The Wadsworth Atheneum in Hartford, Connecticut, is the oldest public art museum in the United States. It was also the first to incorporate contemporary art into its vision as an encyclopedic museum. Founded in 1842, the Wadsworth exhibited the Hudson River School painters, and it brought America its first exhibition of Surrealism in 1931 and its first Picasso retrospective in 1934.
Building on that legacy, since 1975 the Wadsworth’s MATRIX solo exhibition series has specifically championed the work of emerging contemporary artists. Through MATRIX, the Wadsworth has mounted the first U.S. solo museum exhibitions of many artists who are now considered influential figures in contemporary art, including Keith Haring, Barbara Kruger, Gerhard Richter, Adrian Piper, and Glenn Ligon. The list goes on.
So, as if representing Iraq in the Venice Biennale last year wasn’t proof enough, artist Ahmed Alsoudani, presenting his first solo museum show in the United States is in very, very good company at the Wadsworth.
After living through two wars and emigrating from his native Iraq, Ahmed Alsoudani began his study of art in the U.S. shortly before the events of 9/11. Talk about timing. To say this history has influenced his work would be an understatement — it may well be its defining characteristic.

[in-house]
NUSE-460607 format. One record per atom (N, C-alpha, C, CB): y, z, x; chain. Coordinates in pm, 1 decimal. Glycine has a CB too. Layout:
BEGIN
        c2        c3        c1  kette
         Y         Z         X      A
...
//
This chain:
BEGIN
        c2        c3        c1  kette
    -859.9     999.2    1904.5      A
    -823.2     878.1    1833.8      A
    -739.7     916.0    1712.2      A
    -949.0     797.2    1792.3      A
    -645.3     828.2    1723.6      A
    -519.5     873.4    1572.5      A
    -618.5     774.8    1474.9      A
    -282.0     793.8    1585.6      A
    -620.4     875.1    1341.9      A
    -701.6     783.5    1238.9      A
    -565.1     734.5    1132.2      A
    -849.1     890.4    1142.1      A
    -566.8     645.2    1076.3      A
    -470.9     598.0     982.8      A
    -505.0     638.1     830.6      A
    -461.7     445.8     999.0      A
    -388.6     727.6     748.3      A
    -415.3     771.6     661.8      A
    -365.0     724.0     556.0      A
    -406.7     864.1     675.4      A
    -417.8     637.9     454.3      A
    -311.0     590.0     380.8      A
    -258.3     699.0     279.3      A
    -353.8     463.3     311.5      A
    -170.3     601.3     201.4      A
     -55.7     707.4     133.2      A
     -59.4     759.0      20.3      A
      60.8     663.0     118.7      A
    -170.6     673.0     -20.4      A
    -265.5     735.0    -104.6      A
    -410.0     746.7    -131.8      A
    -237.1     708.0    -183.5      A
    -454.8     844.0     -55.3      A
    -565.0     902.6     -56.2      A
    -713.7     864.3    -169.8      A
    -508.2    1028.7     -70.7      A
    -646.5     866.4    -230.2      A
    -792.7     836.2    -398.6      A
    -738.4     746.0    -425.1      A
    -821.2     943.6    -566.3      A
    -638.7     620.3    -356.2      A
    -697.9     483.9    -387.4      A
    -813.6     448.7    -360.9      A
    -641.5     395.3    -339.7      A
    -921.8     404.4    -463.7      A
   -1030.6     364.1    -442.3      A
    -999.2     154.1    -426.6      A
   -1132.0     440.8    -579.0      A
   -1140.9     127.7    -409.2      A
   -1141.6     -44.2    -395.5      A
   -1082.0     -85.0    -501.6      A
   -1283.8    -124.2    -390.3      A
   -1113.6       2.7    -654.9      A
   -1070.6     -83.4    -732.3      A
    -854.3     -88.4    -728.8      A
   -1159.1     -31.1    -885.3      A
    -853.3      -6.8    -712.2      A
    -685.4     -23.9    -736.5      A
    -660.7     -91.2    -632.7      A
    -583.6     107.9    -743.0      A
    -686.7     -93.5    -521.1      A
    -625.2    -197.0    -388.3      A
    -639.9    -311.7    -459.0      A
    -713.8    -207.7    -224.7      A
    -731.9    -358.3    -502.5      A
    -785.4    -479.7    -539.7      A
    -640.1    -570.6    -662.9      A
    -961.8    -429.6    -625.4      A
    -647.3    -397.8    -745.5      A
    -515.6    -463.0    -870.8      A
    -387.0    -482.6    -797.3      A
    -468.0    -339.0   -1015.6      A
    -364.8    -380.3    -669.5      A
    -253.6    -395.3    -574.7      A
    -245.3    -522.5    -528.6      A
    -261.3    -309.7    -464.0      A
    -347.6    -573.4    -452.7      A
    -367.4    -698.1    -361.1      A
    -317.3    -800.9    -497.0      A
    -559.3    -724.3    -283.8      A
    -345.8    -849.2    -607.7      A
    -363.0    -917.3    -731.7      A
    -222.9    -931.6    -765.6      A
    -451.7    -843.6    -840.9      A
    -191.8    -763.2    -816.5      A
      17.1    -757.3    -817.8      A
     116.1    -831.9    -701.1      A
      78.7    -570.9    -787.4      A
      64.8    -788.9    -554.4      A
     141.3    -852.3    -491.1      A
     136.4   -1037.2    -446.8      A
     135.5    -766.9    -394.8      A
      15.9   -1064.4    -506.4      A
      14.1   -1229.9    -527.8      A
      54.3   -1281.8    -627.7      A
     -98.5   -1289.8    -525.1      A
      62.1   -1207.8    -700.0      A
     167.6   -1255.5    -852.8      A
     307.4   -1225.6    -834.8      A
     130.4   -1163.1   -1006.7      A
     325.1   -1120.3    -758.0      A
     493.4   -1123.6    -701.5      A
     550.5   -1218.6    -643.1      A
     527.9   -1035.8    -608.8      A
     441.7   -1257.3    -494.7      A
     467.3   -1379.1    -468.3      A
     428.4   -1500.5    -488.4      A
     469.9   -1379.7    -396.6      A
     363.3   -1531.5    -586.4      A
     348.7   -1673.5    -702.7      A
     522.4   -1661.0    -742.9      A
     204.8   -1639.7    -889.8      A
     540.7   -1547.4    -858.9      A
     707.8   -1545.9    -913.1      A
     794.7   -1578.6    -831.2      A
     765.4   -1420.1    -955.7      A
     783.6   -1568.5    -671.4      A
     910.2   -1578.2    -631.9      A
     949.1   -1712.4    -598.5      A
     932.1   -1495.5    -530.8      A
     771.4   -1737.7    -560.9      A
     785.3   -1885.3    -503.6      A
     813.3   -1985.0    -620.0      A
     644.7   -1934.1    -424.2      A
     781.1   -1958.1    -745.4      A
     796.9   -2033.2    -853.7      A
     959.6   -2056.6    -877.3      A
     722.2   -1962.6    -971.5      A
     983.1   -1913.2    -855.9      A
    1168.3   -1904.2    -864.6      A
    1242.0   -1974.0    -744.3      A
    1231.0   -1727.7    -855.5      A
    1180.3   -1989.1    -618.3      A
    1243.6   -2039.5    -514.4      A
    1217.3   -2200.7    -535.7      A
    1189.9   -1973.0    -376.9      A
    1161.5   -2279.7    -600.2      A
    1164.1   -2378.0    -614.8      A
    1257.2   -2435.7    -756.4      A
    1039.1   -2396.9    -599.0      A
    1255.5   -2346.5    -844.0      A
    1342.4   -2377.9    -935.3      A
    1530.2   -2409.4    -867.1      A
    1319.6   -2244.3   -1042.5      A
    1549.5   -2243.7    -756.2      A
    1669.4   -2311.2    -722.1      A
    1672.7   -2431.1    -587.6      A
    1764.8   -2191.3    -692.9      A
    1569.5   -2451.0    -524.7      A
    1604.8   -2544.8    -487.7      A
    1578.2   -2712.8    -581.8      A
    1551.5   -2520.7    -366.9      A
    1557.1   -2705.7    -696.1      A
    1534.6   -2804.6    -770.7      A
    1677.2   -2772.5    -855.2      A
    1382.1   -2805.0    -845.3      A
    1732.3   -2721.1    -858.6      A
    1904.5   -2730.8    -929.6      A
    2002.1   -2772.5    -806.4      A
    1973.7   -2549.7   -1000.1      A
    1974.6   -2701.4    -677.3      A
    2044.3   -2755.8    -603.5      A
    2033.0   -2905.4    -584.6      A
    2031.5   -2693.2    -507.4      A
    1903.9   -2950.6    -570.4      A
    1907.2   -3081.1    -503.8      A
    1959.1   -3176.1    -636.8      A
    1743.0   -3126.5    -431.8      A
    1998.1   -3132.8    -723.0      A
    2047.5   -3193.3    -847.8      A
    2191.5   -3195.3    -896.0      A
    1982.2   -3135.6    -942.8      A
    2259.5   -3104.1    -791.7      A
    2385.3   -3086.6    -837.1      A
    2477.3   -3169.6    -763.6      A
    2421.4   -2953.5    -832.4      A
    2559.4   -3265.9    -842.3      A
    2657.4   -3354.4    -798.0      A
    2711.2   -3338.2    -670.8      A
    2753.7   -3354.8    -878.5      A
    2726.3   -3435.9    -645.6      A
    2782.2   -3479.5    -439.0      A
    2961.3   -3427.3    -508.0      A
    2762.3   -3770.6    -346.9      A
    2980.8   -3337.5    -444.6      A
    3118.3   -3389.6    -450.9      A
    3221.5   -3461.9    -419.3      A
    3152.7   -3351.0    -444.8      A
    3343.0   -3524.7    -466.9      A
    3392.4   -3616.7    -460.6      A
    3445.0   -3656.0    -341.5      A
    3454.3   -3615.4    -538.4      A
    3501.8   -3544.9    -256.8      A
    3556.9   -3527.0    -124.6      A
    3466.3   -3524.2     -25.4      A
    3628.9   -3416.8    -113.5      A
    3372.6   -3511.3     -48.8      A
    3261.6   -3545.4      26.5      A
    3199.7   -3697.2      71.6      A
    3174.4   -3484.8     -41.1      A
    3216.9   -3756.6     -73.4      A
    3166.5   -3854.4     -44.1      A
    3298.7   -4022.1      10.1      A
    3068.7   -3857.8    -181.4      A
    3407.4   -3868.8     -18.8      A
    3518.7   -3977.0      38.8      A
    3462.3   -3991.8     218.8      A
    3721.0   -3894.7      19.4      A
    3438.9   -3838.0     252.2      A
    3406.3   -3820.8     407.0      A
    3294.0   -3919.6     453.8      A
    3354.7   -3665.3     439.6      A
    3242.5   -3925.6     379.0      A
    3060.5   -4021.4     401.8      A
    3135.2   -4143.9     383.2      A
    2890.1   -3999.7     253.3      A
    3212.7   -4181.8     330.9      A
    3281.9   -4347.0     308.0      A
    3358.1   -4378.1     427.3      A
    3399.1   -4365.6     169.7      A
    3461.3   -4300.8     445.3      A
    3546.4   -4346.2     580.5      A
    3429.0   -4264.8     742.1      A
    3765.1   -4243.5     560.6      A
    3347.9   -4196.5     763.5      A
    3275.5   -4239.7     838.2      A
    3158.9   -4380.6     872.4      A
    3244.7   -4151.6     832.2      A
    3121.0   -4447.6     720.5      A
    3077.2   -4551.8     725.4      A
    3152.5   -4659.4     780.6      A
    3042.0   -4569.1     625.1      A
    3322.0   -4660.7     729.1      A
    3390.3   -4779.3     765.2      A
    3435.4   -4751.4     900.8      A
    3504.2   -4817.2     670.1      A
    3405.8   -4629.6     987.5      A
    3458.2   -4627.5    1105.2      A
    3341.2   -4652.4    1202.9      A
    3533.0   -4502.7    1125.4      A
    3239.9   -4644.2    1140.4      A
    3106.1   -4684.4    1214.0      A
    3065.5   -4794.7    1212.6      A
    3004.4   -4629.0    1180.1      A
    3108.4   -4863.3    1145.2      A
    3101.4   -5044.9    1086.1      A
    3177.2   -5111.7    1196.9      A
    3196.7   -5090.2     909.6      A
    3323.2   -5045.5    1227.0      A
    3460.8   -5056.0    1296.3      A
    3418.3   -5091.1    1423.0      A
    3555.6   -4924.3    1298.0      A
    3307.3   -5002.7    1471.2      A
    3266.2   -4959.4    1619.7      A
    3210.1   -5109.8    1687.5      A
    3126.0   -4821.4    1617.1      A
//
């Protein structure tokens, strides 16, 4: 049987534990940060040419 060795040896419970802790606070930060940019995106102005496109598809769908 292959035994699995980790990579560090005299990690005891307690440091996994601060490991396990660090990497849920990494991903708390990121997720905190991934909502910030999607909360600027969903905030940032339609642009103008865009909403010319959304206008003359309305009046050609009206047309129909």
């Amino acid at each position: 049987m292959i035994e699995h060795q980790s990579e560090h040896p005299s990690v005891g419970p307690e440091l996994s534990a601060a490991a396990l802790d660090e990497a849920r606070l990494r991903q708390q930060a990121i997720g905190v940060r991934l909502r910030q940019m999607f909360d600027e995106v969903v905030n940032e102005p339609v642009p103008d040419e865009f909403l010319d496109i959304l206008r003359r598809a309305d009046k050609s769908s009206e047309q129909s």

Alsoudani’s paintings exist in a liminal space between figuration and abstraction. They are beautifully troublesome shambles, with a surreal fringe, like an artist playing a game of exquisite corpse with himself. But then again, Alsoudani is also of two cultures, and perhaps, as it is for many immigrants to this land (myself included), understanding what it means to be an American is like trying to interpret the hidden meaning of a dream.
I caught up with Alsoudani at the Wadsworth the other day. Here is some of our conversation about art, politics, culture, and the canon.
Samuel Rowlett: So, you were born in Iraq and came to the States to study art, and eventually became a U.S. citizen. How was your naturalization process? Did you experience any xenophobia when you came to this country?
Ahmed Alsoudani: I’m in a unique position because where I come from we’ve been involved in the war for six or seven years with the country that I’m adopting as my home. So emotionally, this has something to do with my state of mind when I make my work. Believe it or not, Iraqis consider me more American, but here on the other hand, maybe because of my skin color or my name, even being in New York, I’m seen as more Iraqi than American. I don’t think about my identity when I’m working.
SR: Where do you feel you are between Iraqi and American? Do you feel your work fits in with the whole Western canon or more of a Middle Eastern aesthetic?